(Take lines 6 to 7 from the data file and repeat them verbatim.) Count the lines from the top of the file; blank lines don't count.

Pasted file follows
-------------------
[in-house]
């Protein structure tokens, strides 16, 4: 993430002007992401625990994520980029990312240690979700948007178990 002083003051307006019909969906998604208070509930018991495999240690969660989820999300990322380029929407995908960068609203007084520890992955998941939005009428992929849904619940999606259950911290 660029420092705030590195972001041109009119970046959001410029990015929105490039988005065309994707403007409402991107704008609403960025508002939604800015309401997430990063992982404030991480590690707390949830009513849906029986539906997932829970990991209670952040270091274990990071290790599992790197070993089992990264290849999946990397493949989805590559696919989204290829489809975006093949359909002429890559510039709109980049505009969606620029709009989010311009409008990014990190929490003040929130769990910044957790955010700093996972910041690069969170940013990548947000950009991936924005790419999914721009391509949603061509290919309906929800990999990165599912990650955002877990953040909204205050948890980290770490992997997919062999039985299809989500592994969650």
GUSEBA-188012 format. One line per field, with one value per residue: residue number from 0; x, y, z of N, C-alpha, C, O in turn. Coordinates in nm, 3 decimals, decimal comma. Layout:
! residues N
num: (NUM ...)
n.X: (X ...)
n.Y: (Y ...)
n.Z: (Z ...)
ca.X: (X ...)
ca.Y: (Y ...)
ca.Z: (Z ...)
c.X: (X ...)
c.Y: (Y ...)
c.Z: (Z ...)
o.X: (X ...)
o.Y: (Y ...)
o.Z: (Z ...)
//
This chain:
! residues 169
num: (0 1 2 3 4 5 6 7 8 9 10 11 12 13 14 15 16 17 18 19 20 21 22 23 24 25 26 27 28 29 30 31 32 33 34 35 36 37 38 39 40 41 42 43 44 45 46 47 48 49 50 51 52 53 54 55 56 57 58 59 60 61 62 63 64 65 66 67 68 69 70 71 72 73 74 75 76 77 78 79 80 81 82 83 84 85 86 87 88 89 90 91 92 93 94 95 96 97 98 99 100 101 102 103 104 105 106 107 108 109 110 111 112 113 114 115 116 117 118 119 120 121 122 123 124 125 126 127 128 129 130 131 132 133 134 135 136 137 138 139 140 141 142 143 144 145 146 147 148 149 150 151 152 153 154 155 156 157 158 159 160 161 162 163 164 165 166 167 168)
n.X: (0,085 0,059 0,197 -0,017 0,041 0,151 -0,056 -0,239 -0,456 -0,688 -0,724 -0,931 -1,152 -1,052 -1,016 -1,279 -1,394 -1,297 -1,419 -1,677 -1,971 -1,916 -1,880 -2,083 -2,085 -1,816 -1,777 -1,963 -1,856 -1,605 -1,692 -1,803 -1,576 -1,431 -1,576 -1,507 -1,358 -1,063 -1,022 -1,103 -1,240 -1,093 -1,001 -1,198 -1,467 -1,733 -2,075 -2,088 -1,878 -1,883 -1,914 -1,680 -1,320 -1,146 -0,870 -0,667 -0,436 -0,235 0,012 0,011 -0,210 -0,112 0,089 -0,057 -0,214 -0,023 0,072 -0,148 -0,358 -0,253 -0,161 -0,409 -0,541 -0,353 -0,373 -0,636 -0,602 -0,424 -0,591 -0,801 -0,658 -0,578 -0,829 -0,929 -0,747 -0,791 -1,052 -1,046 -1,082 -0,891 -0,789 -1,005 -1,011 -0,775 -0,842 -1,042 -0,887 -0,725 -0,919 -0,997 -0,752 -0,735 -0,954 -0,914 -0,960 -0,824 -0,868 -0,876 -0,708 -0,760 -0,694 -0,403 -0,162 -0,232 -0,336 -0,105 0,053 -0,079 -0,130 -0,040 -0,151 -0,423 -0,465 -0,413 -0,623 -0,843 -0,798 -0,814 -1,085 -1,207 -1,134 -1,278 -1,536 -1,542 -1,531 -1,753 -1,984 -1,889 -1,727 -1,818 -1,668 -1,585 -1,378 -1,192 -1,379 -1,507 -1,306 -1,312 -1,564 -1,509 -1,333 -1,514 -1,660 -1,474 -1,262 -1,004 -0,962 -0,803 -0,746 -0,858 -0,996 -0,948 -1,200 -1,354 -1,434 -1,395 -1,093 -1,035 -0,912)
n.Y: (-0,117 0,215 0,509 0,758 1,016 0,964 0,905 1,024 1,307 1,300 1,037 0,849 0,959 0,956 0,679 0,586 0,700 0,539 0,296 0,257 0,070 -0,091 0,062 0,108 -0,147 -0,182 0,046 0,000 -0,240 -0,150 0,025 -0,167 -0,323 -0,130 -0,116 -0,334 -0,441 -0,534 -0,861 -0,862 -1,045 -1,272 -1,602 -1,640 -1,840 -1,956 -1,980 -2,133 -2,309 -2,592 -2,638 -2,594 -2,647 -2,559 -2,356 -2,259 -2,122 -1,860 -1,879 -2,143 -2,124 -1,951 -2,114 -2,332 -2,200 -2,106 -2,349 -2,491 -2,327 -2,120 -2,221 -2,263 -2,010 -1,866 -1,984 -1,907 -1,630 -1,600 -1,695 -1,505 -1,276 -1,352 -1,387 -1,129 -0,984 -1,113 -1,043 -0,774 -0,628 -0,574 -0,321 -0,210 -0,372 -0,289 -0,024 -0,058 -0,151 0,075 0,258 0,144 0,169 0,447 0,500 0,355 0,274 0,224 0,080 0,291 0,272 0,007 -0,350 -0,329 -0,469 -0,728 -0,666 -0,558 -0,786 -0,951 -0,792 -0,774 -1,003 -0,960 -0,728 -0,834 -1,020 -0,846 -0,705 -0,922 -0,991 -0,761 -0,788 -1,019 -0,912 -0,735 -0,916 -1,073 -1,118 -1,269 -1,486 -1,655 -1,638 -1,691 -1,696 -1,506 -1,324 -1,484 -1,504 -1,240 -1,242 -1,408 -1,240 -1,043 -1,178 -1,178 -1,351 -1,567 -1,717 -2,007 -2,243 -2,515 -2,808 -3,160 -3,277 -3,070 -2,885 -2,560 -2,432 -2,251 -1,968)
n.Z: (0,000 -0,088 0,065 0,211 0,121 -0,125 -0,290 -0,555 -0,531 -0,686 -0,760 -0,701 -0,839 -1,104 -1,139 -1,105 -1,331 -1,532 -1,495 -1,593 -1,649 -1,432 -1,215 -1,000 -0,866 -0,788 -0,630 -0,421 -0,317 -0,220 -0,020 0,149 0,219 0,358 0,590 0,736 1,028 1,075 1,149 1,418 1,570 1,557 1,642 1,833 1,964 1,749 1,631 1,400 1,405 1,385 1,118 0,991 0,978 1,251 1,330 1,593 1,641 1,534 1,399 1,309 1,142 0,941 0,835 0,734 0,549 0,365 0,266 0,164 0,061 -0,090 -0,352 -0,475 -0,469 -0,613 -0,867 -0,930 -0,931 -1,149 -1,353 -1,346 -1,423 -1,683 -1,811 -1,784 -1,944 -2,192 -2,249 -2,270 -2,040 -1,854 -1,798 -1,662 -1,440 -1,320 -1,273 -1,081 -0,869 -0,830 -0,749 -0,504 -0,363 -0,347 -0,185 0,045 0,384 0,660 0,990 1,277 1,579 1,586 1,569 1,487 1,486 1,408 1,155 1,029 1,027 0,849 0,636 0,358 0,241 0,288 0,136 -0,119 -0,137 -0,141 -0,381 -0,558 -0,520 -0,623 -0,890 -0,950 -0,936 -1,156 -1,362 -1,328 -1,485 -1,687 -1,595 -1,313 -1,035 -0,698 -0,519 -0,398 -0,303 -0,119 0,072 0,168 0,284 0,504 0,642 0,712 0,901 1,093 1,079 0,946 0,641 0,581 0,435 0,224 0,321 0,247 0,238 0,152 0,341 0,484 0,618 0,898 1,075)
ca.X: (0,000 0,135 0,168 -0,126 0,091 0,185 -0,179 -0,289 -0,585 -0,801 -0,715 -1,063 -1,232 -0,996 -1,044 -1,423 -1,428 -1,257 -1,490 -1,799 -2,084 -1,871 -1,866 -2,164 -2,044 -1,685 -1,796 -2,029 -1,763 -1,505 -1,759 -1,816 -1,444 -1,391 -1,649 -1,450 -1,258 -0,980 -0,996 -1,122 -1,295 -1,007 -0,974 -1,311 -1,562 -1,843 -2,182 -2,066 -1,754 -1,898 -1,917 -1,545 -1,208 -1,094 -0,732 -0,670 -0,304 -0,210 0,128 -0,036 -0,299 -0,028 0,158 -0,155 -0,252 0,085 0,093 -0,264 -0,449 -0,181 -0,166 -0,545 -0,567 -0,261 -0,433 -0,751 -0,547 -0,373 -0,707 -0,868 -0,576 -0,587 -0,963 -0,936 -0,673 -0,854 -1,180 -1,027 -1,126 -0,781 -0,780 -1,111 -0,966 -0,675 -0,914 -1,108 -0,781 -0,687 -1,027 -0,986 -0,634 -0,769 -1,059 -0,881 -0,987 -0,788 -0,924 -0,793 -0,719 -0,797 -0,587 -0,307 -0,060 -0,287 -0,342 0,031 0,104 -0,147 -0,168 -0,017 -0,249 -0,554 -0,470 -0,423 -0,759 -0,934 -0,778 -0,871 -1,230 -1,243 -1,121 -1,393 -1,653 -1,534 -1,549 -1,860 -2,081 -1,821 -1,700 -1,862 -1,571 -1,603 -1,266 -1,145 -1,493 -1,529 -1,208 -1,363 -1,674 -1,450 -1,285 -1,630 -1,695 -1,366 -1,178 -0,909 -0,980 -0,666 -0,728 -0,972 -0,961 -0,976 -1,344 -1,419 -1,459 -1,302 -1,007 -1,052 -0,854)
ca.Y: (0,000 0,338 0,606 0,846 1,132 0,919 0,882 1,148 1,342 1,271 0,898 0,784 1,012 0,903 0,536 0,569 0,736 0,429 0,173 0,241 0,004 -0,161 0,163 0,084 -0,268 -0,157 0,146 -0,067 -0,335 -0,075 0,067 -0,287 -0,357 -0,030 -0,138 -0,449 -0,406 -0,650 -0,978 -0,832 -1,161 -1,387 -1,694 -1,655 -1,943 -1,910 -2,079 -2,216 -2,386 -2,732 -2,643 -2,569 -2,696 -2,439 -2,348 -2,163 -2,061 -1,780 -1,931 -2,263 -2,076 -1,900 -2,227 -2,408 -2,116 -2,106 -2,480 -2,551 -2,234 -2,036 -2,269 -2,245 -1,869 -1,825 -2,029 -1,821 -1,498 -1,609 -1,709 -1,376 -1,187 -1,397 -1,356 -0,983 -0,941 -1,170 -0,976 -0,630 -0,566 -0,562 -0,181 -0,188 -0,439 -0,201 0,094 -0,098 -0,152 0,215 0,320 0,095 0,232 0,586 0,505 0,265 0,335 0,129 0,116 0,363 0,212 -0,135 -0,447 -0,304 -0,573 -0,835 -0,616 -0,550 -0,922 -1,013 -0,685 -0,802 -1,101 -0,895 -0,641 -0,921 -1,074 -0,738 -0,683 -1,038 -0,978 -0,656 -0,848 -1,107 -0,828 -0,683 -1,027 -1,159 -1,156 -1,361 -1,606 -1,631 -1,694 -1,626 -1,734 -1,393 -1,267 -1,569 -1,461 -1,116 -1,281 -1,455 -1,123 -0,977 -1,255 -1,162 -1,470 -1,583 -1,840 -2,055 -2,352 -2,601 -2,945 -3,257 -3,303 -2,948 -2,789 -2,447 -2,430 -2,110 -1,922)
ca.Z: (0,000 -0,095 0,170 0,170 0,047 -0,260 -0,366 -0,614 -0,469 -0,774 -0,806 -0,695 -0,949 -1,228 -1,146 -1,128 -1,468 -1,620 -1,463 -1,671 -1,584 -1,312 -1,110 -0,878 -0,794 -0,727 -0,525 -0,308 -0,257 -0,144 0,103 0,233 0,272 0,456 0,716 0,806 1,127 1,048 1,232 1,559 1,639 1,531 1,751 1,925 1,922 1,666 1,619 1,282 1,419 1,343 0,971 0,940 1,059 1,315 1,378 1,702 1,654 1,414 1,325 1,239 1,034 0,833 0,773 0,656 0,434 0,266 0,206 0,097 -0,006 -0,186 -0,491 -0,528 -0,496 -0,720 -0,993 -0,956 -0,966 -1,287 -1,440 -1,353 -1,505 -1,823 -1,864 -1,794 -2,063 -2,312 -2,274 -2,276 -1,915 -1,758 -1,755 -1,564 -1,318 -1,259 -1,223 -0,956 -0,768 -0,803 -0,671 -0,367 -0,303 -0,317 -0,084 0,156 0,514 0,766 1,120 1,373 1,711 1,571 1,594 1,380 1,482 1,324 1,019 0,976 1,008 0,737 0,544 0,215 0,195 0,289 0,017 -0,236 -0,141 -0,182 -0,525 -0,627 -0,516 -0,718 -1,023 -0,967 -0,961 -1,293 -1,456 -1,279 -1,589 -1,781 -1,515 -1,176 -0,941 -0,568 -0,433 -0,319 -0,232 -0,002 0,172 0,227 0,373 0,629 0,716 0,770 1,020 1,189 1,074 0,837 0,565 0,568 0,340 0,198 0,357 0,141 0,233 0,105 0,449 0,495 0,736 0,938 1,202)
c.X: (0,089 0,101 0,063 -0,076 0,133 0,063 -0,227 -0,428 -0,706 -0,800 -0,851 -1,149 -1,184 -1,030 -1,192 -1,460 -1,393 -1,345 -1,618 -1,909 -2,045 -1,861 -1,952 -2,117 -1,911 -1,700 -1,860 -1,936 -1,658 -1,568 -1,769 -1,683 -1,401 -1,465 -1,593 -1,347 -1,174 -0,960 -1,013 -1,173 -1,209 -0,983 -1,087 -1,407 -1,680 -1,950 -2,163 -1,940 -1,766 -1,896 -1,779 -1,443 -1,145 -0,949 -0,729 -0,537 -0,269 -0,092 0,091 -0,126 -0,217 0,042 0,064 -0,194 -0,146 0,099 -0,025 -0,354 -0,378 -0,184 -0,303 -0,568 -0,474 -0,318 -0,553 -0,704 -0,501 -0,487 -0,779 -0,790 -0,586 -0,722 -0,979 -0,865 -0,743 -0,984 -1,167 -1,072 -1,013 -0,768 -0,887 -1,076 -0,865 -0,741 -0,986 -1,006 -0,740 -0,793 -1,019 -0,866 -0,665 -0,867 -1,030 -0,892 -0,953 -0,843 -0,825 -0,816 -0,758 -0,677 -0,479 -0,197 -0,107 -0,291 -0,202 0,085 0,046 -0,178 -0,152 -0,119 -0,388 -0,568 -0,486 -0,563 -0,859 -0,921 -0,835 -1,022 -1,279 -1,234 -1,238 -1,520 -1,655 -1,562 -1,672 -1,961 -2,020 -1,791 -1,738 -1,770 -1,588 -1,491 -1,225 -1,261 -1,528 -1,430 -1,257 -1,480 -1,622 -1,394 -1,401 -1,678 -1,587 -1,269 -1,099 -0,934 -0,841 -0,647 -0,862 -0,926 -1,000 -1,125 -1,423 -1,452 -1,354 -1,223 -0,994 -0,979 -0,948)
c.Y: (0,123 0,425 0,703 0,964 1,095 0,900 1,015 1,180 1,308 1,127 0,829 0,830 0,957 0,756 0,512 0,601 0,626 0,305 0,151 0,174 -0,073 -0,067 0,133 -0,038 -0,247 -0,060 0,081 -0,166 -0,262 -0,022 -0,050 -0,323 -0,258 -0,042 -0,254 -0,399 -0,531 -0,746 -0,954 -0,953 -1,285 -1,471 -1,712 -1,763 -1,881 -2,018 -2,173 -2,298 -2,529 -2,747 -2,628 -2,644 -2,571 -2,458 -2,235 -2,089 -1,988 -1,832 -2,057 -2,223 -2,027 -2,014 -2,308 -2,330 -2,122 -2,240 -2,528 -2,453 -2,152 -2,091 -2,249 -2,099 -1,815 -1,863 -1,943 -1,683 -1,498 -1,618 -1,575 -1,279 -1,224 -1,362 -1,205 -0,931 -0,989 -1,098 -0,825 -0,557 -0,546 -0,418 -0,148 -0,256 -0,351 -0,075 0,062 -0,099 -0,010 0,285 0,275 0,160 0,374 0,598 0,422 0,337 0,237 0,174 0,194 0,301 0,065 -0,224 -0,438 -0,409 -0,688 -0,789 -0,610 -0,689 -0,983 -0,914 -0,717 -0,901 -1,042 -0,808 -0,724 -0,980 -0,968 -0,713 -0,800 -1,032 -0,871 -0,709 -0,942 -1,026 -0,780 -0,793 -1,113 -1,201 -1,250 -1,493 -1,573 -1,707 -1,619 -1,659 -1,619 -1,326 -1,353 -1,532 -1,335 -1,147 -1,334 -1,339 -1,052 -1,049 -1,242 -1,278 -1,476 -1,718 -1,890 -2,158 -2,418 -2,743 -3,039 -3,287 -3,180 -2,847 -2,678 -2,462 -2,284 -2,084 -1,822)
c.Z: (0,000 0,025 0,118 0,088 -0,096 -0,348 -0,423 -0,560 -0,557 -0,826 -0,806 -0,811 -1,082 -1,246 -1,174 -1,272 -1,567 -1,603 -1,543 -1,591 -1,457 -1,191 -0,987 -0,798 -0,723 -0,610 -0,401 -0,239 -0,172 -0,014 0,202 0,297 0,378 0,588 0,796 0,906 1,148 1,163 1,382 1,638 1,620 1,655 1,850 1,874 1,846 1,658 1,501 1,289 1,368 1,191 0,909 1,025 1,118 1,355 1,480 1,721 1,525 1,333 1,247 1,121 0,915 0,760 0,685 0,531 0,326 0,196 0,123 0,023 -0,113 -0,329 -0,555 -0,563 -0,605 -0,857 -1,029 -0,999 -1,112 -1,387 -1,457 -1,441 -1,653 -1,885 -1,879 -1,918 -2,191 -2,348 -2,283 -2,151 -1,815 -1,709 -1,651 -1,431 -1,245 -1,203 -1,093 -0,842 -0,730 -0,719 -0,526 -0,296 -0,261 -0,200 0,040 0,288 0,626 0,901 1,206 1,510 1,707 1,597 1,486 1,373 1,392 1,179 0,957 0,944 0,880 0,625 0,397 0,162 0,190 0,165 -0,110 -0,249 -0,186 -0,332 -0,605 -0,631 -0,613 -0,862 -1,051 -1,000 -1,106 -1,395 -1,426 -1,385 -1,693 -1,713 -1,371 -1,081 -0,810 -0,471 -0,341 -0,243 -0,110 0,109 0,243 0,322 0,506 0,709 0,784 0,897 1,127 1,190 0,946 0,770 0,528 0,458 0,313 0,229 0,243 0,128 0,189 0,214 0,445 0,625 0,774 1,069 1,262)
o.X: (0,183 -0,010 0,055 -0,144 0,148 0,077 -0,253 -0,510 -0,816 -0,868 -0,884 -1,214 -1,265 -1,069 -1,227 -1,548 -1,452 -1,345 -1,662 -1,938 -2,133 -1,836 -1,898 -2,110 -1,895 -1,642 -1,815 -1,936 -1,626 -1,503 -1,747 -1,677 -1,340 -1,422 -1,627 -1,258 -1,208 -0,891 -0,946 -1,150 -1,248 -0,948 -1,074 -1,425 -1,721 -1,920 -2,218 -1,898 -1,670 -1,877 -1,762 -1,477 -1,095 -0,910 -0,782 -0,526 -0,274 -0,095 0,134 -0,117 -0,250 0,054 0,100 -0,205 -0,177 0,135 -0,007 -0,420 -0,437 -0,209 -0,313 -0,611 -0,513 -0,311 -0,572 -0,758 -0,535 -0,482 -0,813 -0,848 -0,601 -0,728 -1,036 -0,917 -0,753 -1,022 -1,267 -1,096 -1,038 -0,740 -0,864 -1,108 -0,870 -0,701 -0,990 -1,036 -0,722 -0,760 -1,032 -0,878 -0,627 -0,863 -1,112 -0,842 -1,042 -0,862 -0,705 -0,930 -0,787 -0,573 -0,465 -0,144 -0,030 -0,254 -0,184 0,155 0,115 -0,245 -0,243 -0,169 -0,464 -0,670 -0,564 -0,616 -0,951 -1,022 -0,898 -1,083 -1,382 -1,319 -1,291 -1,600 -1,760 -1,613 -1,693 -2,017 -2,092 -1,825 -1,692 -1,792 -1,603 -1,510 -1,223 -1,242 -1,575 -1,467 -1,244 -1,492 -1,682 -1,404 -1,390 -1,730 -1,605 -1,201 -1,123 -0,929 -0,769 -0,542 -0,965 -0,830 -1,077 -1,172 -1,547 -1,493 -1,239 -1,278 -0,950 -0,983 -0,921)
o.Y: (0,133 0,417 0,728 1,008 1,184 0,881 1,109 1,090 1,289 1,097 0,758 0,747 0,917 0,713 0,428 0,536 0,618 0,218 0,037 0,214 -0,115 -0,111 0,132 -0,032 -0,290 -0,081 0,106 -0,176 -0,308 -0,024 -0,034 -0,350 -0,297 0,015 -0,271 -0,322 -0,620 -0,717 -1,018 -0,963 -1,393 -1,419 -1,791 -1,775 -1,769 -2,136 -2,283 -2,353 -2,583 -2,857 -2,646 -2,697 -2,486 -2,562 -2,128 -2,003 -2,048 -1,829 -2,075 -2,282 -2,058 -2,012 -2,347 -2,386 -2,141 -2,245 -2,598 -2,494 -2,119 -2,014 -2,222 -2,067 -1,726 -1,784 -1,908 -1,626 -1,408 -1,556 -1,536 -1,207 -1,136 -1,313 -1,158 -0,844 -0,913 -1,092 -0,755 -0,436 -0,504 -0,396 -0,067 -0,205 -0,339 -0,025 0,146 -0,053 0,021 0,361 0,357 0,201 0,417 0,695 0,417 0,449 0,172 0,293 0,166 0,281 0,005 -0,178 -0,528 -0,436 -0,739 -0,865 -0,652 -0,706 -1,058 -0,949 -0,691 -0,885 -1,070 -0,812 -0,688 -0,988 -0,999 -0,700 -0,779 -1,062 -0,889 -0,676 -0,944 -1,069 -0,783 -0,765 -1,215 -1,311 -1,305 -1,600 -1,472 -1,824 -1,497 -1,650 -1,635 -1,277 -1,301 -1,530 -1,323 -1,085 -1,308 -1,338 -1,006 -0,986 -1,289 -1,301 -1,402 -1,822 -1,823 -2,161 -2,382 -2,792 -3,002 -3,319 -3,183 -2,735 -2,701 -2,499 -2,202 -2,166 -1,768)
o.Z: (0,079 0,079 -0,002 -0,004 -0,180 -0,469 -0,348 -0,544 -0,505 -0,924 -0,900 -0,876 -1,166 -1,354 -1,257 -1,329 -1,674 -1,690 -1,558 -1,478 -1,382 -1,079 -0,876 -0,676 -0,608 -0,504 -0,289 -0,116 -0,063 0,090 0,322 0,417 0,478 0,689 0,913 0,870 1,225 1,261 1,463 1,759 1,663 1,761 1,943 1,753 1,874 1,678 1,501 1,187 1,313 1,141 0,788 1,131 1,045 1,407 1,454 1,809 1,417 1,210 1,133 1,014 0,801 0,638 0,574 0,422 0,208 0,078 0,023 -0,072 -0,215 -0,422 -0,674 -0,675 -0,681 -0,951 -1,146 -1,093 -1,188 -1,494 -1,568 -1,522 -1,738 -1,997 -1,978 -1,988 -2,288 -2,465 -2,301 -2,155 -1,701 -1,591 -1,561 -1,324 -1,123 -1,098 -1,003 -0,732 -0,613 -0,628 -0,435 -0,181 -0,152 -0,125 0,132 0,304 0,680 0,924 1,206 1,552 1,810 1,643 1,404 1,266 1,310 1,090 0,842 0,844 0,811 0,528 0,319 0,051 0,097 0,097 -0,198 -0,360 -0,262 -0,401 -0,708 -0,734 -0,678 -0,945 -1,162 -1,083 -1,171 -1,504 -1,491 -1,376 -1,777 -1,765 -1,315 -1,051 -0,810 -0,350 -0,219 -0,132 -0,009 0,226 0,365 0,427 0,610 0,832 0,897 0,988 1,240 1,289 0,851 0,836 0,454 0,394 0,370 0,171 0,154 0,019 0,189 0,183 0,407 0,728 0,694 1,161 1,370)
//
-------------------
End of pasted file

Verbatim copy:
n.X: (X ...)
n.Y: (Y ...)